In essence, their relationship became a game of gay chicken, a dangerous will-they-won't-they. And I hate gay chicken.

Let me tell you why I hate gay chicken.

By the second season, with Will becoming increasingly violent, the Rubicon of murder and cannibalism is behind the audience entirely. He killed, rendered, and ate Randall Tier to endear himself to Hannibal. With soft, romantic music swelling in the background of their dinner scene, no less. He also viciously attacked Freddie Lounds on-screen under the guise of this same ploy. An attack which, while justified by the plot, left the audience with the same, beastly image of Will Graham as a man who dragged women by their hair through the snow and jokingly called them pigs before eating them (as was implied).

Even as he murdered, cannibalized, and attacked people on-screen, Will was redeemed in the eyes of the audience, and Jack Crawford. By hook or by crook, his sins were washed away, and with them any sense of guilt. While Hannibal was a monster that must be punished, Will could do no real wrong at this point, it seemed, because his actions were always righteous. We could now see that, within the logic of the narrative, the true cosmic threat to Will Graham’s perceived purity wasn’t the horrors of violent cannibalism, but falling in love with Hannibal Lecter. Hannibal’s affections were the existential umbrage that could drive Will beyond the pale.

By the show’s own logic, Hannibal Lecter is Gay Dracula: a malignant invading force that perverts and consumes Will, tearing him from Jack’s forgiving acceptance. Will Graham is not the intrepid Mina Harker that Jack groomed him to be, whose dogged adherence to purity and social convention ensured Dracula’s defeat. Instead, Will is Lucy Westenra: something made monstrous, seduced by darkness, that couldn’t be allowed to survive upon transformation.

All of which is fine, by the way. I take no issue with a good, old-fashioned, hero-goes-dark-side narrative. In fact, that’s the kind of melodramatic nonsense I love. However, I do have some bones to pick with the legacy of queer and queer-coded monsters, especially in this franchise, but that’s another essay entirely. In this case, my problem is the uneven approach, and the context of Fuller calling it homoerotic subversion. My problem is Hannibal having sexual a relationship with Alana Bloom and the narrative never treating it with same admonishment. My problem is shrugging off cannibalism in favor of casting queer love as the ultimate source of terror that Will must be saved from.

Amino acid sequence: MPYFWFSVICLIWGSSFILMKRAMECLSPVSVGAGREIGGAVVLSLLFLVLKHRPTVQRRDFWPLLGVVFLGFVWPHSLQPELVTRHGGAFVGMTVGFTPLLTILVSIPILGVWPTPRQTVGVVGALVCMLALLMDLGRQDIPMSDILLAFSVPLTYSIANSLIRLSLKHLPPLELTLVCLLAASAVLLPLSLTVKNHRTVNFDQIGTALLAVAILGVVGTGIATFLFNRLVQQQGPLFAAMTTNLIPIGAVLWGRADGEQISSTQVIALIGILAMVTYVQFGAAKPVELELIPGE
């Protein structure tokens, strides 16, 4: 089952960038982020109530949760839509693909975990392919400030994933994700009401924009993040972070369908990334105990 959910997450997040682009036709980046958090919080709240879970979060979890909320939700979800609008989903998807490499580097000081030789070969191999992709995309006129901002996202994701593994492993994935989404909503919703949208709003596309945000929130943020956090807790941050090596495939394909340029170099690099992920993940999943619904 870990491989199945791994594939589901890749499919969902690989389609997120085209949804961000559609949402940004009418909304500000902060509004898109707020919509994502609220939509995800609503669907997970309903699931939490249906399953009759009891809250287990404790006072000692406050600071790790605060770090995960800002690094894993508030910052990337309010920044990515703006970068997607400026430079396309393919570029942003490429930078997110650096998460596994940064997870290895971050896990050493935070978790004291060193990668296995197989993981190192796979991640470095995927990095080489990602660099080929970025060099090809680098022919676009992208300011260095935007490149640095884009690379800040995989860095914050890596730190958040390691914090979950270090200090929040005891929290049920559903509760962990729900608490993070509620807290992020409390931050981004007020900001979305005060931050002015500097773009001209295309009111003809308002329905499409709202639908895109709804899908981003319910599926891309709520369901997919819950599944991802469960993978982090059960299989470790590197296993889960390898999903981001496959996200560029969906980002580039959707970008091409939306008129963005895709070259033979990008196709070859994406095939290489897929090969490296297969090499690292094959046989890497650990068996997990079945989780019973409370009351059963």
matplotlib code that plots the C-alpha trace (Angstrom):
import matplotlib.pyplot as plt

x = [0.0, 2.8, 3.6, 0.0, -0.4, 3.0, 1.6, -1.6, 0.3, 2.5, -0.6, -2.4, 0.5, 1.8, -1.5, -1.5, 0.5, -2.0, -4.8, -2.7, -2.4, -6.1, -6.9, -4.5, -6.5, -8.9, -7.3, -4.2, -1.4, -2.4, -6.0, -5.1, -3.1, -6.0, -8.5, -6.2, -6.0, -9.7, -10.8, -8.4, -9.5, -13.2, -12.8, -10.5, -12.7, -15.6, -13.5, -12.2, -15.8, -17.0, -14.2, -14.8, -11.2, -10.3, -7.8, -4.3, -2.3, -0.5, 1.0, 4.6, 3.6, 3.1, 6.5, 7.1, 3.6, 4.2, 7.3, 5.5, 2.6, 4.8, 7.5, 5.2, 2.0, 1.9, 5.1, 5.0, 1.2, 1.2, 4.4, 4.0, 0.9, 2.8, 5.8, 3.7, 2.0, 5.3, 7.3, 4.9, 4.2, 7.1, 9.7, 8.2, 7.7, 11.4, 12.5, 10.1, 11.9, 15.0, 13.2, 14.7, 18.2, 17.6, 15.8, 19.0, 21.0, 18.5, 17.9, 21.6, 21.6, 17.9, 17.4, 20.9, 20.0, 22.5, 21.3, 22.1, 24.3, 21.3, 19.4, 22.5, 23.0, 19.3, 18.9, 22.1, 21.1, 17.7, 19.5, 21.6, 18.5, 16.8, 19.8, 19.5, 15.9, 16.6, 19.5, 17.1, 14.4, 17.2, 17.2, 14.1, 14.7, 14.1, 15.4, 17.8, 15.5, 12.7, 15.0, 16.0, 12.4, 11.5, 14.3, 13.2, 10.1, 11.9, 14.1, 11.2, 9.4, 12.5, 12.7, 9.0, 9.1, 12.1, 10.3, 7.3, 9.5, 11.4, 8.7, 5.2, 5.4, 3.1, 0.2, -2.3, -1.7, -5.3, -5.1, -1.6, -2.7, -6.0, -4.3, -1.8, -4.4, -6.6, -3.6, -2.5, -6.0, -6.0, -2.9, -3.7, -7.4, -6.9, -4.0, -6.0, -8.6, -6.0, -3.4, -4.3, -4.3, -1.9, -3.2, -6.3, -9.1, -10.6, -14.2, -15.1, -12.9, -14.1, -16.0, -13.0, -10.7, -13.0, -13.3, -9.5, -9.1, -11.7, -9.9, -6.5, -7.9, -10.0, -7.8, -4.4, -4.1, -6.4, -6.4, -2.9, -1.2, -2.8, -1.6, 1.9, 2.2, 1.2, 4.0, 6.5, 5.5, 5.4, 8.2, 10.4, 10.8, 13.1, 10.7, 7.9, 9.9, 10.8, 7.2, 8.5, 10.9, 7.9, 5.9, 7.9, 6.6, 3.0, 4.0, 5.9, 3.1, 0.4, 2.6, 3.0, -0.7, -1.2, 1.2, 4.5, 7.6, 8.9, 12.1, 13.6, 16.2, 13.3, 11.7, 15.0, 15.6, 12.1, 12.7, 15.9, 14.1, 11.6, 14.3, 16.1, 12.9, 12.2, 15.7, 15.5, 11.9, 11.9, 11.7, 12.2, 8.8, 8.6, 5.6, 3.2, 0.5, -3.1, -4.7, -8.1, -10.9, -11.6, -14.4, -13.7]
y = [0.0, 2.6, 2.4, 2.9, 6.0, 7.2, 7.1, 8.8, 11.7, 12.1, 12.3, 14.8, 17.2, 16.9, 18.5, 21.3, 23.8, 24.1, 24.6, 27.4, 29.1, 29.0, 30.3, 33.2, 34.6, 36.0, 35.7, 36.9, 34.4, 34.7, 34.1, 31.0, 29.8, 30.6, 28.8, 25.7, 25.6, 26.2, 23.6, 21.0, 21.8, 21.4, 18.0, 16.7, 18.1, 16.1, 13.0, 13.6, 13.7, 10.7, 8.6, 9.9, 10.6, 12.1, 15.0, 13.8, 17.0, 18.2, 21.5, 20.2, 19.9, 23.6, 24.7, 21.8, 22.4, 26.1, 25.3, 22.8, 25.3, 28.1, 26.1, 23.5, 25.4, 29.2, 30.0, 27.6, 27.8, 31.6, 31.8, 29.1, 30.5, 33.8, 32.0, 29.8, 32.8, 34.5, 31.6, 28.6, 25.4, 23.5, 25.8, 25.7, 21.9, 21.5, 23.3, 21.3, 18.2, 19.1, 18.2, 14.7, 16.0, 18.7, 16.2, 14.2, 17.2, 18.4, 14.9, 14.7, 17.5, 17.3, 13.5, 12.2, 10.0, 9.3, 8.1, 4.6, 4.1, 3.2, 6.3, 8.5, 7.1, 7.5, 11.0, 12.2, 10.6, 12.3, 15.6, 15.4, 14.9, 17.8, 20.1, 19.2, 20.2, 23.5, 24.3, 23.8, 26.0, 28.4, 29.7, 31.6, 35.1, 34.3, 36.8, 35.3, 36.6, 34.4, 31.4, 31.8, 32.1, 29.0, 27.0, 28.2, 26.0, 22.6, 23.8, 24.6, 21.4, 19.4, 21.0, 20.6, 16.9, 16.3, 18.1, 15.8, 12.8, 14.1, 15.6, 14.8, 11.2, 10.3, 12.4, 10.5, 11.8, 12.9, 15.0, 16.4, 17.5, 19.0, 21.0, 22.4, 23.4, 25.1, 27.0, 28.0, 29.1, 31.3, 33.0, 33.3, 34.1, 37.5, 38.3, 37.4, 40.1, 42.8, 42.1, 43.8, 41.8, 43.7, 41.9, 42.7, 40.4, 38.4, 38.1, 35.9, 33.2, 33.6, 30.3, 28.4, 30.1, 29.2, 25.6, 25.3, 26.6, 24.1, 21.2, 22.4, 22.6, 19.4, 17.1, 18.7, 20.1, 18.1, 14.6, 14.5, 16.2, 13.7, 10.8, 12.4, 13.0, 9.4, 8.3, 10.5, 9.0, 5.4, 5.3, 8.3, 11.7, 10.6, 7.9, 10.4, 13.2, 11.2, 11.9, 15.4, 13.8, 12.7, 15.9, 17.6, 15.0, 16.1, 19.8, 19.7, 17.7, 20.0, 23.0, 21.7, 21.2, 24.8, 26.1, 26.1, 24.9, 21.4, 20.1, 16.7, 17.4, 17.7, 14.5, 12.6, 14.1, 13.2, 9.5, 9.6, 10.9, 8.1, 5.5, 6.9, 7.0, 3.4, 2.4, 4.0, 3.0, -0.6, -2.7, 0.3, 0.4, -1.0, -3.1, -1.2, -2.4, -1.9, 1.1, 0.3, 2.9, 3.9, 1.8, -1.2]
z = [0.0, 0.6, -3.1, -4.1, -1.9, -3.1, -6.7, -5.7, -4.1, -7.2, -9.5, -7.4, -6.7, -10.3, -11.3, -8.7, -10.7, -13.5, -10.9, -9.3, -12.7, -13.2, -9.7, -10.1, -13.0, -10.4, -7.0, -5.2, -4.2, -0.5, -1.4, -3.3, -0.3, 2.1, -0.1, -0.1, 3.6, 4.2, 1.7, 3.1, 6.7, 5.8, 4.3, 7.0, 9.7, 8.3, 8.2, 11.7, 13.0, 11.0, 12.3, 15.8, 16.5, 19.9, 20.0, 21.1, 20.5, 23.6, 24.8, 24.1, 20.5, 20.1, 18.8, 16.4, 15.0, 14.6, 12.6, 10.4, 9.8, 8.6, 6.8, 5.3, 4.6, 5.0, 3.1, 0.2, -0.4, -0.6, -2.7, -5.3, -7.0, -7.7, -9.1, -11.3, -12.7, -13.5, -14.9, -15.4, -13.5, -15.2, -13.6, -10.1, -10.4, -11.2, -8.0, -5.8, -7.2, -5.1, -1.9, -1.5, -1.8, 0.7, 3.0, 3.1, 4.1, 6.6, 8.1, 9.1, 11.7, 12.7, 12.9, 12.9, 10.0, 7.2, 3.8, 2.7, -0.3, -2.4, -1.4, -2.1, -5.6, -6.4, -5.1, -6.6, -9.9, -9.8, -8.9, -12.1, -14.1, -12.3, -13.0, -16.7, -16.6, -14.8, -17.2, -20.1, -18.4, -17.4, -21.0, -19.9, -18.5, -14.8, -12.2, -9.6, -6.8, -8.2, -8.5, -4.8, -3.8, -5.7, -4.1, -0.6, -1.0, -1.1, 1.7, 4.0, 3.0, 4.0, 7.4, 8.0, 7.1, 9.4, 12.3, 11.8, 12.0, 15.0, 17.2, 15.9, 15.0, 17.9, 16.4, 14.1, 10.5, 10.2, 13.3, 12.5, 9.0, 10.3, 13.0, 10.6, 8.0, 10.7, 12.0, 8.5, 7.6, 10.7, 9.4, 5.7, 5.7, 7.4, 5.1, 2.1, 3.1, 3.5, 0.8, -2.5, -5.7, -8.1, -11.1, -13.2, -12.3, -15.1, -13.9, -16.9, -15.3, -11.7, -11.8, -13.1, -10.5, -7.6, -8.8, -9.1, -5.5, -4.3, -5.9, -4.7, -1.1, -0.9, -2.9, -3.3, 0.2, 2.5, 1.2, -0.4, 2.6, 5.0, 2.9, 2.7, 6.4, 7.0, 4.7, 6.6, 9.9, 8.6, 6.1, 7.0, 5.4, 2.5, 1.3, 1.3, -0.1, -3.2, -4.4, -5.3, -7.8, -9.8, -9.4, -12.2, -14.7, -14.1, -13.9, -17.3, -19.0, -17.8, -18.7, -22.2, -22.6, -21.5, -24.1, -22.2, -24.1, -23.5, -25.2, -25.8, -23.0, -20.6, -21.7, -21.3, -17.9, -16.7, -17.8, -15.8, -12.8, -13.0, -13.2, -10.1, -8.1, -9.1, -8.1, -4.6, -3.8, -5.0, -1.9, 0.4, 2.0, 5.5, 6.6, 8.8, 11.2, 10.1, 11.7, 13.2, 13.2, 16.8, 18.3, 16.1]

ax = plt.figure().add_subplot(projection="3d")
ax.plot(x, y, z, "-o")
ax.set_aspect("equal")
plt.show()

Queer love as threat, but defanged of its power. Queer love as an empty gun, because Will won’t ever really succumb. Will Graham will dance with that most fraught of devils, but he won’t give into temptation.

Because you can most certainly frame Hannibal-as-show as a deep-dive into Will’s struggle to accept his changing sexual identity. In retrospect, I can see why that’s such a compelling read by fans of the show. Beat-by-beat, the story plays out as a moody, doomed romance - right up until it doesn’t. Therein lies the problem, dream logic, aesthetics, and melodramatic nonsense aside. This is either a relationship, or we’re here having a good time subverting audience expectations. Either Hannibal Lecter is indeed Gay Dracula and Will Graham is Lucy Westenra, or, as Mads Mikkelsen (god bless him) kept insisting while everybody casually joked about homoerotic subtext in interviews, this is a goddamn love story.

(Note: Yes, I am well-aware that since the show’s cancellation, Fuller has been very open on Twitter and at conventions about Will and Hannibal being in a canon relationship, should the show have continued. That’s fine. I’m not calling his statements into question, and I honestly have nothing but respect for Fuller and his body of work. However, as a fan of horror, a writer of horror, and a queer woman, I’m allowed to be critical of the media I engage with.)

Finally, however, upon this viewing, something changed in the context. Finally. this was the passionate, terrible, bloody love story between two men doomed to each other that I knew was present somewhere in the text. Queer men in love, who called it love, even as they carved a hole in the world amid the grand tragedy of it. They were in love, and their love was portrayed as an affirmation rather than a threat, violent though it was. After all, they were still beasts. Wrought from the same awful black stuff that made predators, hiding fangs too sharp to be trusted among things as killable as people.

And even Alana Bloom and Margot Verger were a couple! Not all the queer people were monsters! They could even get married and have babies like everybody else! Would you look at that!

By the time Will and Hannibal were in the Uffizi, seated before Botticelli’s Primavera and contemplating the certainty of their assured destruction, I was breathless. That Sunday night, as I finished the entire series in a single ill-advised marathon, they went over the cliff together, and it was done. Then I ran the last twenty minutes of the episode back and watched it again, to be sure that I had seen it.